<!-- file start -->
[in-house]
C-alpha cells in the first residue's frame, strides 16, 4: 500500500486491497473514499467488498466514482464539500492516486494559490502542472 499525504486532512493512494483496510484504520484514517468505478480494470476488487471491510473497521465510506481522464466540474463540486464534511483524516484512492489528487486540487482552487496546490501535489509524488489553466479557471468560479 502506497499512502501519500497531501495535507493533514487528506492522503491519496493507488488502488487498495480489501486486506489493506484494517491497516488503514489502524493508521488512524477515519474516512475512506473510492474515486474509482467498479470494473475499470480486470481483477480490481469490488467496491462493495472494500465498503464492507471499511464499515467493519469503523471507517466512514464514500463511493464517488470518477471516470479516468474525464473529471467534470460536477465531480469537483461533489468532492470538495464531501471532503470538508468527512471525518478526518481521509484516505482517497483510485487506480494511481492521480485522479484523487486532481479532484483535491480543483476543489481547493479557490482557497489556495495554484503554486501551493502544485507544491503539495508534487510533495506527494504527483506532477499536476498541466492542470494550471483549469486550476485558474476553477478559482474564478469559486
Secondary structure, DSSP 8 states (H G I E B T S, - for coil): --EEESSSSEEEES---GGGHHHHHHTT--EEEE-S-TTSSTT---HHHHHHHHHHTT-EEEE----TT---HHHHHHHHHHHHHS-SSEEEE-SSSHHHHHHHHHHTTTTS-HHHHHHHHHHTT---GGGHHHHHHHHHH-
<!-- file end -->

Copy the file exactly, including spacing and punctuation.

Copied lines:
[in-house]
C-alpha cells in the first residue's frame, strides 16, 4: 500500500486491497473514499467488498466514482464539500492516486494559490502542472 499525504486532512493512494483496510484504520484514517468505478480494470476488487471491510473497521465510506481522464466540474463540486464534511483524516484512492489528487486540487482552487496546490501535489509524488489553466479557471468560479 502506497499512502501519500497531501495535507493533514487528506492522503491519496493507488488502488487498495480489501486486506489493506484494517491497516488503514489502524493508521488512524477515519474516512475512506473510492474515486474509482467498479470494473475499470480486470481483477480490481469490488467496491462493495472494500465498503464492507471499511464499515467493519469503523471507517466512514464514500463511493464517488470518477471516470479516468474525464473529471467534470460536477465531480469537483461533489468532492470538495464531501471532503470538508468527512471525518478526518481521509484516505482517497483510485487506480494511481492521480485522479484523487486532481479532484483535491480543483476543489481547493479557490482557497489556495495554484503554486501551493502544485507544491503539495508534487510533495506527494504527483506532477499536476498541466492542470494550471483549469486550476485558474476553477478559482474564478469559486
Secondary structure, DSSP 8 states (H G I E B T S, - for coil): --EEESSSSEEEES---GGGHHHHHHTT--EEEE-S-TTSSTT---HHHHHHHHHHTT-EEEE----TT---HHHHHHHHHHHHHS-SSEEEE-SSSHHHHHHHHHHTTTTS-HHHHHHHHHHTT---GGGHHHHHHHHHH-